by SOPHIE KERMAN
Despite its being a world premiere, the Illusion Theater’s latest production is strangely undersold. On its website and in press materials, What’s the Word For is presented as the story of inter-generational support between a middle-aged man and an older woman who somehow bond over crossword puzzles. This doesn’t necessarily come across as a play one would spend money to see; after all, you can watch middle-aged people do crossword puzzles for free at your next family reunion. What the show’s promotional materials neglect to mention, however, are the most salient details of the characters’ lives: that Hayden Harris, the middle-aged man, is actually the victim of a car accident, which has left him with severe cognitive handicaps. Mrs. Caleodis is not just some cute, doddering old lady; she is Harris’s full-time caregiver – and after three strokes, she has come to realize that she may need care herself.
Well, this makes things a whole lot more interesting. Playwright Jeffrey Hatcher (not only famous for his prolific theatrical writing, but also for screenplays including The Duchess) based many of the neurological symptoms in the play on the experience of a close friend’s father, and as the play unfolds, we can see the amount of research and attention to detail it must have taken to construct Harris’s ritualized world. One senses that every item in Mrs. Caleodis’s house, from the alarm clocks to the bowl of apples on the dining room table, was put there for a reason, and that Harris’s continued functioning depends largely on his day running according to its usual clockwork. Michael Paul Levin plays the role sympathetically, but without an ounce of pity or melodrama; while some cues – such as crossword puzzle clues – trigger sudden bursts of clarity, others – a complicated door lock, for example – send him into spasms of frustration.
Although one might expect that Harris’s cognitive abilities and limitations might be the center of the play, What’s the Word For is really all about Janet Caleodis (Melissa Hart). In order to have a man with Harris’s unique needs living under her roof for fourteen years, Caleodis has had to adapt her own life drastically. But after such a long period of time, she has clearly come to feel tenderly toward her patient. As Mrs. Caleodis decides whether or not to move into an assisted living facility, she must weigh her own needs against Harris’s desire for familiar routines and aversion to moving into a group home. This judgment is heavily influenced by her long-term relationship with Harris, despite his inability to thank her or express any kind of reciprocal attachment.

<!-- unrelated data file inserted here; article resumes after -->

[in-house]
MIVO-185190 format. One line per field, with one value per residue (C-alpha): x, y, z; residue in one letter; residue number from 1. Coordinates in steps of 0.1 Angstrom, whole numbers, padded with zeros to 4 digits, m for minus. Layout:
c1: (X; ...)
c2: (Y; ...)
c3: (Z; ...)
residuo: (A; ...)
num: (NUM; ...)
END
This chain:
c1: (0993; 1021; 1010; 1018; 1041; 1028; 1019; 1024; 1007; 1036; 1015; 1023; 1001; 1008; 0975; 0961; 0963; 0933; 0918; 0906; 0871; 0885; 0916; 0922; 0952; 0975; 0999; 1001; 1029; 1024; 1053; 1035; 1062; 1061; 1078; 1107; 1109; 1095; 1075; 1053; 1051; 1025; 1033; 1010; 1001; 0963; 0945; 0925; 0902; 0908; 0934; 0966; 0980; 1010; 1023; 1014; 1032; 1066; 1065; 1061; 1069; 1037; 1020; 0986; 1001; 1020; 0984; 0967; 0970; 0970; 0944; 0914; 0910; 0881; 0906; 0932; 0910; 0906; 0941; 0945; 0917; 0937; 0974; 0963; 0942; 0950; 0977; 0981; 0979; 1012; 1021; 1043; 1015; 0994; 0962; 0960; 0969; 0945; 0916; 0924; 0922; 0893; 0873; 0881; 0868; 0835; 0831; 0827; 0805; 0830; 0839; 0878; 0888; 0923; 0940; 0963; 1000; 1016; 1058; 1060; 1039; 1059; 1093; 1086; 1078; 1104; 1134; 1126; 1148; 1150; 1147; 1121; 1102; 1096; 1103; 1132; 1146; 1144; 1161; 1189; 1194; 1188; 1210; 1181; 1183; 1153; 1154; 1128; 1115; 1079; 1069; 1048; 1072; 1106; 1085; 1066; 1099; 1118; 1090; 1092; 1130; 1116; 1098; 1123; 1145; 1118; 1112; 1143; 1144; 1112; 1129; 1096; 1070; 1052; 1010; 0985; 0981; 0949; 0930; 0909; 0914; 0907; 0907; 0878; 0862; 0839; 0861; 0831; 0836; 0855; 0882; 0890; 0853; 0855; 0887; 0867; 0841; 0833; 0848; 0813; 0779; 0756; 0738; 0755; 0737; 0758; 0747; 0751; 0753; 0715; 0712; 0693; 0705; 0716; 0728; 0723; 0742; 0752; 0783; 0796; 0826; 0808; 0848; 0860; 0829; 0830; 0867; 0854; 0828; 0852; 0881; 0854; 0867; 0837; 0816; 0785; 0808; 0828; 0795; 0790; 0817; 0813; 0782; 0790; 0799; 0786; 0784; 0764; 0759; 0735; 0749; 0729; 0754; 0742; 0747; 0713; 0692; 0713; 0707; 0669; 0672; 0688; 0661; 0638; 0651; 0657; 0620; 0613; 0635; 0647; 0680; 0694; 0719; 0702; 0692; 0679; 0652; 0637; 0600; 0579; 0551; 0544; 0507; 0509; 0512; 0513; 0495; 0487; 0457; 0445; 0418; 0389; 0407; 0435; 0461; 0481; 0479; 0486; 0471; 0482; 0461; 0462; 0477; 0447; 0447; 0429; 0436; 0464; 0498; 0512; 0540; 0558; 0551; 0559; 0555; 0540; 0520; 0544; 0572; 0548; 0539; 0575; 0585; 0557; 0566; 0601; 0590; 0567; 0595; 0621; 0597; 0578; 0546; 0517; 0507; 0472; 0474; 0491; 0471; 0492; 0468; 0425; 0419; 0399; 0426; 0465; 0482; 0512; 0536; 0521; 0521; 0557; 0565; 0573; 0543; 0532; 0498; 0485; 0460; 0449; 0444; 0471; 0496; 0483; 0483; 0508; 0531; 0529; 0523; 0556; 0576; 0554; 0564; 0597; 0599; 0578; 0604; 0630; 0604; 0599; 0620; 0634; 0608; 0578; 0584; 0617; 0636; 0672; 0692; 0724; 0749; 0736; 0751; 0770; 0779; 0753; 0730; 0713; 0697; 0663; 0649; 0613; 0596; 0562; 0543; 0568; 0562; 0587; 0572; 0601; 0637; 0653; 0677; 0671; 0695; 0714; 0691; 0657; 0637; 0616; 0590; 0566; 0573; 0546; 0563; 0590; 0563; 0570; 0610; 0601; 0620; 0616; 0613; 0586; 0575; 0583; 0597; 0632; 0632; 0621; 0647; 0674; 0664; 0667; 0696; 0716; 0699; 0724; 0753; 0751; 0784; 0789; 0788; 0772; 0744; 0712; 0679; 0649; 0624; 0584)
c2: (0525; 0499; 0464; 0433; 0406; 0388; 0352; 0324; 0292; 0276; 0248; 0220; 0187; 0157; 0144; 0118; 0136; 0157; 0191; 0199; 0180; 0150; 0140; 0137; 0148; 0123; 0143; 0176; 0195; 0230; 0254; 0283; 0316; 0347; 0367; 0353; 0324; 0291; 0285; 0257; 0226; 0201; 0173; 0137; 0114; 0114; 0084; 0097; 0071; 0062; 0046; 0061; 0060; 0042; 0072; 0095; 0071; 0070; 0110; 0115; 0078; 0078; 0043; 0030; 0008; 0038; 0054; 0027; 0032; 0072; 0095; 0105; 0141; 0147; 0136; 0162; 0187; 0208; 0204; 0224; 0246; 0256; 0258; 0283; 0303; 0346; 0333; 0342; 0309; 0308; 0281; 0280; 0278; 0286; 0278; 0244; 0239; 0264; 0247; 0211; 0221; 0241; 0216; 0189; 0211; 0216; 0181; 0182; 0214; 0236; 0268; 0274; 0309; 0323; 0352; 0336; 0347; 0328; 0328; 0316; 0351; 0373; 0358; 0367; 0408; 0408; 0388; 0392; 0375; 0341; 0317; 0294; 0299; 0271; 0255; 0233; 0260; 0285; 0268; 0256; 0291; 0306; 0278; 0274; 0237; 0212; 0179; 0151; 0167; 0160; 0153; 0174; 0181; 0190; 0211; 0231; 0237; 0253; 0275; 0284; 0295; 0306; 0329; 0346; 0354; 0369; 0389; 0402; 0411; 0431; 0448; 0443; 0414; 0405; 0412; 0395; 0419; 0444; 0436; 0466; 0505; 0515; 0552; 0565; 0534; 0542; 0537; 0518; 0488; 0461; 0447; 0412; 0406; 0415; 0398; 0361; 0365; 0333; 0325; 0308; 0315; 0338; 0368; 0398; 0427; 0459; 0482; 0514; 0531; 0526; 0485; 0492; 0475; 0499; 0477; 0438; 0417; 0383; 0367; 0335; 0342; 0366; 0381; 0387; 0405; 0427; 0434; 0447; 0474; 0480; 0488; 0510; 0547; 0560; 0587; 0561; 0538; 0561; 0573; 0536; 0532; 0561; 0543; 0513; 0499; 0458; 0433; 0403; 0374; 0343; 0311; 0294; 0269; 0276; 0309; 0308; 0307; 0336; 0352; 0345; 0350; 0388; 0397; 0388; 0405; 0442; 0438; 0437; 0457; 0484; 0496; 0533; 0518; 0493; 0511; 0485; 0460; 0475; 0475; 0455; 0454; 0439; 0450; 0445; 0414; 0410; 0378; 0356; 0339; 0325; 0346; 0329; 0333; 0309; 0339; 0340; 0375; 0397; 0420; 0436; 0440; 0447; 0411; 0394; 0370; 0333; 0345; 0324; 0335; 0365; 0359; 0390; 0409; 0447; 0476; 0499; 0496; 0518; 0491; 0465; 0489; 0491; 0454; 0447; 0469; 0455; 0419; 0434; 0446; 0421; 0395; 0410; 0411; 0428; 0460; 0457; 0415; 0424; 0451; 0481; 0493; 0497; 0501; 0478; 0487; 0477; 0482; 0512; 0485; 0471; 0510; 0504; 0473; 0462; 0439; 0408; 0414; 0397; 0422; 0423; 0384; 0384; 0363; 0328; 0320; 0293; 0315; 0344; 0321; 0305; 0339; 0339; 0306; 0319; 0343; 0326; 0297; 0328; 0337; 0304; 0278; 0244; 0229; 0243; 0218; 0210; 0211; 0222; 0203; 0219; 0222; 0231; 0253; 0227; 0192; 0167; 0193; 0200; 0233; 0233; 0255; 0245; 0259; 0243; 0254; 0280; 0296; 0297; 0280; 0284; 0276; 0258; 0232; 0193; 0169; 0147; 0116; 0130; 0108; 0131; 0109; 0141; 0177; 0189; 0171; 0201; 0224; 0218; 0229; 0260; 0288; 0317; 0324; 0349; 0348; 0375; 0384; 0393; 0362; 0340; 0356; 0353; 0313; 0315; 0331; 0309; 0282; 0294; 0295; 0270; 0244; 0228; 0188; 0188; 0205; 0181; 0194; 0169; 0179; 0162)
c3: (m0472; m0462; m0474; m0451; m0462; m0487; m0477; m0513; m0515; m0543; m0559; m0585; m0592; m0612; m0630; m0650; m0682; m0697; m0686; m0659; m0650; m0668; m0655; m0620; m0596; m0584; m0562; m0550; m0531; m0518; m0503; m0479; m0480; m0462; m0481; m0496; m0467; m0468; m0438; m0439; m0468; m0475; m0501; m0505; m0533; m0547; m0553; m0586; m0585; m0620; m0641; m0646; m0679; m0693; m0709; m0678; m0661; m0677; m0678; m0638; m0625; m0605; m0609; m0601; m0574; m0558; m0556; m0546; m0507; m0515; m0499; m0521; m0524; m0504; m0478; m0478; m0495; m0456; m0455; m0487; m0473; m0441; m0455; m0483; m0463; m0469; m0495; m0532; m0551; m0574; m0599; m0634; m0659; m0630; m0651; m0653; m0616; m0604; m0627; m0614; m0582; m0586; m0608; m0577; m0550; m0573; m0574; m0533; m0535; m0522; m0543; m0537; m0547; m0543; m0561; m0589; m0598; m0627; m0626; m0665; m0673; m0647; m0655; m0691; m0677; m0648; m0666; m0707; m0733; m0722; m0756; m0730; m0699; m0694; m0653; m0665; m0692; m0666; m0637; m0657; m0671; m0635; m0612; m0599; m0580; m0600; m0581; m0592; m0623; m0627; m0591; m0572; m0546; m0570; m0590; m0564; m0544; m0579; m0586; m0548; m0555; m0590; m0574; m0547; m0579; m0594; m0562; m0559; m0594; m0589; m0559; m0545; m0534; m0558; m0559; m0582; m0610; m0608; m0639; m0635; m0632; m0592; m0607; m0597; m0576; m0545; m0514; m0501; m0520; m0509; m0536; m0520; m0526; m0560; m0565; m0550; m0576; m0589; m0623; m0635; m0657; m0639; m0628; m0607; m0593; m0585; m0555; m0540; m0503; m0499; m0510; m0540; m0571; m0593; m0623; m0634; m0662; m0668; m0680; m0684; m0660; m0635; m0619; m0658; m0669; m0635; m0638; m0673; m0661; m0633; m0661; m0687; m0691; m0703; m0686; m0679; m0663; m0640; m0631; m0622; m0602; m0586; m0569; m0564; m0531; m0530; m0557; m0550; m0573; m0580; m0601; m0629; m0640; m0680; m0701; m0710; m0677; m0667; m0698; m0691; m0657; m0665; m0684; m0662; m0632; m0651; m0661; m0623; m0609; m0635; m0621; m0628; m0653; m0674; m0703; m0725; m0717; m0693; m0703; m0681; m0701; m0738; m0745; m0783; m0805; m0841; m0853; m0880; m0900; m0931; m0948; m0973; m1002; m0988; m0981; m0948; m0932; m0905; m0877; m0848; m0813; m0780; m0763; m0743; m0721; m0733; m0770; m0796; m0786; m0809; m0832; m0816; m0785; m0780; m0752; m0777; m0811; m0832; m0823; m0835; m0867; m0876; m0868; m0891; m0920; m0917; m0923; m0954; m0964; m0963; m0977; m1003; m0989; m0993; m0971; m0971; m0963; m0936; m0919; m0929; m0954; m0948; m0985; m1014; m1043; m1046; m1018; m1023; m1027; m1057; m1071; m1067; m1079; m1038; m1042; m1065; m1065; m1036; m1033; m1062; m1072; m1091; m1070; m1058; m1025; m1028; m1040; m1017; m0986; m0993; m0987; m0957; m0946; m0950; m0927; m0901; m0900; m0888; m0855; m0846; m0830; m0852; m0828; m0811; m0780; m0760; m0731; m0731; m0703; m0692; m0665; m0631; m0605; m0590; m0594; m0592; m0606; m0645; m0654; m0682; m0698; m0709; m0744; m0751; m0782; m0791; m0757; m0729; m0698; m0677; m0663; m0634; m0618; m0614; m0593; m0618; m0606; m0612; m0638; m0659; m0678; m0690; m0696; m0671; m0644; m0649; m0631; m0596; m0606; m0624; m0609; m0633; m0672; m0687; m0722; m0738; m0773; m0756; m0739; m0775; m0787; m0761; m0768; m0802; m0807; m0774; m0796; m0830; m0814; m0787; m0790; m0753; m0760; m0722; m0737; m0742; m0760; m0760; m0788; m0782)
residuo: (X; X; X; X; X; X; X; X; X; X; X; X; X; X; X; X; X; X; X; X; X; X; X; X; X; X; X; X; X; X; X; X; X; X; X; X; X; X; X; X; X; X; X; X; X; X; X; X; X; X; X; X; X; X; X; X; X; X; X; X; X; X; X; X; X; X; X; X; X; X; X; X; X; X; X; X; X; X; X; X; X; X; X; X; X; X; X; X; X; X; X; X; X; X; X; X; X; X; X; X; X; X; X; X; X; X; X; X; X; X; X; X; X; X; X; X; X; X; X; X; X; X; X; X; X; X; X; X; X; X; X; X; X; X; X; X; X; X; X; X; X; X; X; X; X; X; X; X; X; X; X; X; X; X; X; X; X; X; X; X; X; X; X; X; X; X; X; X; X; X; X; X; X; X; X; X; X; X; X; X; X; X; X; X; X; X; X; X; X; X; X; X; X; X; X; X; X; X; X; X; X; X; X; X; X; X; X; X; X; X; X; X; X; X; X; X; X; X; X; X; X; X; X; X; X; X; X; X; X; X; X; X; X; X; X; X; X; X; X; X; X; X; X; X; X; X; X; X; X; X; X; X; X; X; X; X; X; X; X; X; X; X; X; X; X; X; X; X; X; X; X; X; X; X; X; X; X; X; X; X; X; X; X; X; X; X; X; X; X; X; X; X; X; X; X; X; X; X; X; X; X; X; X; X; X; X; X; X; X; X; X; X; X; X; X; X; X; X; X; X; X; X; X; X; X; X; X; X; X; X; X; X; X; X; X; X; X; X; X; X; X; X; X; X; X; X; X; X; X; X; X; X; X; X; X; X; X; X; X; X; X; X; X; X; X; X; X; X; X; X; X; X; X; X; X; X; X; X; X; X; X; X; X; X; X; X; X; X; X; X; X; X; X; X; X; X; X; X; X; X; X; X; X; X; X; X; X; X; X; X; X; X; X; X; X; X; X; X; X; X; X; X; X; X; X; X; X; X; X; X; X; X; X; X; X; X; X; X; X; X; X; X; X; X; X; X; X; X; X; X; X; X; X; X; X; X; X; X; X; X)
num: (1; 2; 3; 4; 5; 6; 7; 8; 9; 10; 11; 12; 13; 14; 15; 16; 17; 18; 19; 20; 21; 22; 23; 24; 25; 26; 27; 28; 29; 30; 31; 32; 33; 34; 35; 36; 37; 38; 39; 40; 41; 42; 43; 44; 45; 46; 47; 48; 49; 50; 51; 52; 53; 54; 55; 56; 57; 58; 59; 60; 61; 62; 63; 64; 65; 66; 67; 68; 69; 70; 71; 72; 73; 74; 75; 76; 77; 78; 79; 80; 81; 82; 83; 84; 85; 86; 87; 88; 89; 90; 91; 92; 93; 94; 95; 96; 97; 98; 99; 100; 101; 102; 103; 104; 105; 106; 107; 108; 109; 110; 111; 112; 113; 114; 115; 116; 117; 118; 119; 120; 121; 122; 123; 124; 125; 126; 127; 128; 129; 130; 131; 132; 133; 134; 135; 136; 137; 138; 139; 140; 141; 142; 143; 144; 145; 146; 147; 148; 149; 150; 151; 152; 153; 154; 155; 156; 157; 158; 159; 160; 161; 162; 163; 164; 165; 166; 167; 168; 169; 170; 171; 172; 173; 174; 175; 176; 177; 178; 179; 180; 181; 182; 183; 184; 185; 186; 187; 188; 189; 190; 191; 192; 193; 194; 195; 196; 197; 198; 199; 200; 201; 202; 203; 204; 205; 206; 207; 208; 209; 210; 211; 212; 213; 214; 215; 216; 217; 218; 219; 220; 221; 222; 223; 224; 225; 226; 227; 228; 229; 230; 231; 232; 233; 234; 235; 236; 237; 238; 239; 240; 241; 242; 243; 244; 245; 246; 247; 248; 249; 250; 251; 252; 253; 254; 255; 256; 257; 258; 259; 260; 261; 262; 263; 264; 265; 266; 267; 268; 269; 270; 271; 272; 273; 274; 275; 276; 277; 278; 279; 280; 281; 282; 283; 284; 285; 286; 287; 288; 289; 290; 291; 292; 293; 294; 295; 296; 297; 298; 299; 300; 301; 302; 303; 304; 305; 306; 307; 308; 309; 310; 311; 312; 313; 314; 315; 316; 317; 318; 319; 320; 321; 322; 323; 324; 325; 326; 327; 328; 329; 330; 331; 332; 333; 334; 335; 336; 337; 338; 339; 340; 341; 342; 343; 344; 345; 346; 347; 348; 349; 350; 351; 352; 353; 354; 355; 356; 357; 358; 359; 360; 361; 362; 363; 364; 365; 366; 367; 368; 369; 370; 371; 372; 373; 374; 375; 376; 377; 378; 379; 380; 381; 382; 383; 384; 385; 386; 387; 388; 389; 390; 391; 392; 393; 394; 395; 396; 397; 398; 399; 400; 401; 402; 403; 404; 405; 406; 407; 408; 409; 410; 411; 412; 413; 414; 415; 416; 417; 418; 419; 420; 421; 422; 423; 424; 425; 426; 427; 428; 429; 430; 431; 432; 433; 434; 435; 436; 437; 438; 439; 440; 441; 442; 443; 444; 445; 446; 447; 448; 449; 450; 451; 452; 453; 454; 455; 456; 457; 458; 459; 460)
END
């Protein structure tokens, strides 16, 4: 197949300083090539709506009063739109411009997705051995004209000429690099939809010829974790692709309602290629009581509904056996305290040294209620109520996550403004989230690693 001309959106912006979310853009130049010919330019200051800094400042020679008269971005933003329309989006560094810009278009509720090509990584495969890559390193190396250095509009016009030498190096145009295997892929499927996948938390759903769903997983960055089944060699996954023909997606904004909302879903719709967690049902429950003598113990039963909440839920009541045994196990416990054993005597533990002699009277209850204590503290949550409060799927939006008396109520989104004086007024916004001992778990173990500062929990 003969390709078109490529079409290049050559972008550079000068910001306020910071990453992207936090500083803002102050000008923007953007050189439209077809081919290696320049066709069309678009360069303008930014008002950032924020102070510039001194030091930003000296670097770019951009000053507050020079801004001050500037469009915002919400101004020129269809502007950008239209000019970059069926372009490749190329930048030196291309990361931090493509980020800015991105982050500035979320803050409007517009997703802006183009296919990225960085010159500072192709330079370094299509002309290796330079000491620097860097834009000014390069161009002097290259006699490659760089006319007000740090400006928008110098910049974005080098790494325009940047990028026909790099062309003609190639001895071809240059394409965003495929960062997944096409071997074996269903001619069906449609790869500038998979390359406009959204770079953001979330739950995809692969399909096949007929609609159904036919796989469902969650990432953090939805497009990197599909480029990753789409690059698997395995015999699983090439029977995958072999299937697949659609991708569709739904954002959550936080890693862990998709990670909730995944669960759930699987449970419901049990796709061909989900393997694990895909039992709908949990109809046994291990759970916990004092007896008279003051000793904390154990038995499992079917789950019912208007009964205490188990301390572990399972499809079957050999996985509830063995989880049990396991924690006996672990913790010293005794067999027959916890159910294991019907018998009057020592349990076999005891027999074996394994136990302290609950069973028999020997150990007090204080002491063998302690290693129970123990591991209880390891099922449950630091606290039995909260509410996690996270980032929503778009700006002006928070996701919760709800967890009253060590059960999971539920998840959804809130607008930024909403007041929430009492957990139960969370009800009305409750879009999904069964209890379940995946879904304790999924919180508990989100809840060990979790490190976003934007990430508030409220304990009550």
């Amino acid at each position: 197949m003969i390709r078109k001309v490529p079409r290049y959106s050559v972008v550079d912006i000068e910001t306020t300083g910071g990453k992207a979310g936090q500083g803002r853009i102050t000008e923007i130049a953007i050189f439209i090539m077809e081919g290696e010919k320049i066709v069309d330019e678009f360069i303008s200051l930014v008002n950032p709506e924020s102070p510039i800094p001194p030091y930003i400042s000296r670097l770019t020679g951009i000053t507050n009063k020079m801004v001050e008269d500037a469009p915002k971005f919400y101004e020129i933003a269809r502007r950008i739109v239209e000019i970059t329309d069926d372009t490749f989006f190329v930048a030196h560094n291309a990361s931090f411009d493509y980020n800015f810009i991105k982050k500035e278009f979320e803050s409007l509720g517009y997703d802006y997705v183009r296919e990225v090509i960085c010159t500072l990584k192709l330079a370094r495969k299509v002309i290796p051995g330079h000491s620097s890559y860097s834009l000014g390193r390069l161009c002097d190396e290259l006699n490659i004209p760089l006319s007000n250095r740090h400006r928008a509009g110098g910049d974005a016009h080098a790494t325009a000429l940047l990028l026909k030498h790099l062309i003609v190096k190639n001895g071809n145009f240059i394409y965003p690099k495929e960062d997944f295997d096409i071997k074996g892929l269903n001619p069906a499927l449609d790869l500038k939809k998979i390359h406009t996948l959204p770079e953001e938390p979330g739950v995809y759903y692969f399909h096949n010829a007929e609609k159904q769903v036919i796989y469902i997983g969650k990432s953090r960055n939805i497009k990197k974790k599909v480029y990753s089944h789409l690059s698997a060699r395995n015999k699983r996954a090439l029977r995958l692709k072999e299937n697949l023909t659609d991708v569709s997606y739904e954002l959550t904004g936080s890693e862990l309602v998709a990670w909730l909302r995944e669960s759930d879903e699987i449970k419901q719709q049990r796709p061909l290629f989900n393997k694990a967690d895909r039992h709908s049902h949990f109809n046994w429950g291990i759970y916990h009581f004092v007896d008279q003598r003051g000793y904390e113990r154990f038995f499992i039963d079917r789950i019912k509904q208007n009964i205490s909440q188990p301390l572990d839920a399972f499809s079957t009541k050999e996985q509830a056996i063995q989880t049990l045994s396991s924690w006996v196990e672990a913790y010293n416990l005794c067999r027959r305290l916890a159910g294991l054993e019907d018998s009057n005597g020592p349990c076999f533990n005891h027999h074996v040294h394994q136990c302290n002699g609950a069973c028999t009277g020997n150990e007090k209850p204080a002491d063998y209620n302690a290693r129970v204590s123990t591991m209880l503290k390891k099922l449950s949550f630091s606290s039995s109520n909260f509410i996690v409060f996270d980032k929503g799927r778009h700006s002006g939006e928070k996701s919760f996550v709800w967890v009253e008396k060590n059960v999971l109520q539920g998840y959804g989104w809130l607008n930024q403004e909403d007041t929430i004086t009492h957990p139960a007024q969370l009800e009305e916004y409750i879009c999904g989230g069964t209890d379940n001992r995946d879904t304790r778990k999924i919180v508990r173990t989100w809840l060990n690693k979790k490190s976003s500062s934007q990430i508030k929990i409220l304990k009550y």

It is this decision that drives our interest in the play, not the kind of feel-good golden-years romance that the Illusion’s website leads us to expect. Through all of their struggles to keep their lives on the rails, Hart and Levin both play their roles with a restraint that makes clear all that is being left unsaid. Director Michael Robins handles the material with care and good-humor, making What’s the Word For feel like a labor of love in its script, production, and content. As we find out more about each character, we start to fill in our own mental crossword puzzles. Where is the intersection between self-care and obligation to others? What is the difference between a job and a vocation? What’s the word for a relationship that emerges, not through conversation, but through so many years of shared moments?
What’s the Word For by Jeffrey Hatcher. March 30-April 21, 2012 at the Illusion Theater, 528 Hennepin Ave., 8th Floor, Minneapolis. Tickets: $15-28. Box office: 612-339-4944 or www.illusiontheater.org.
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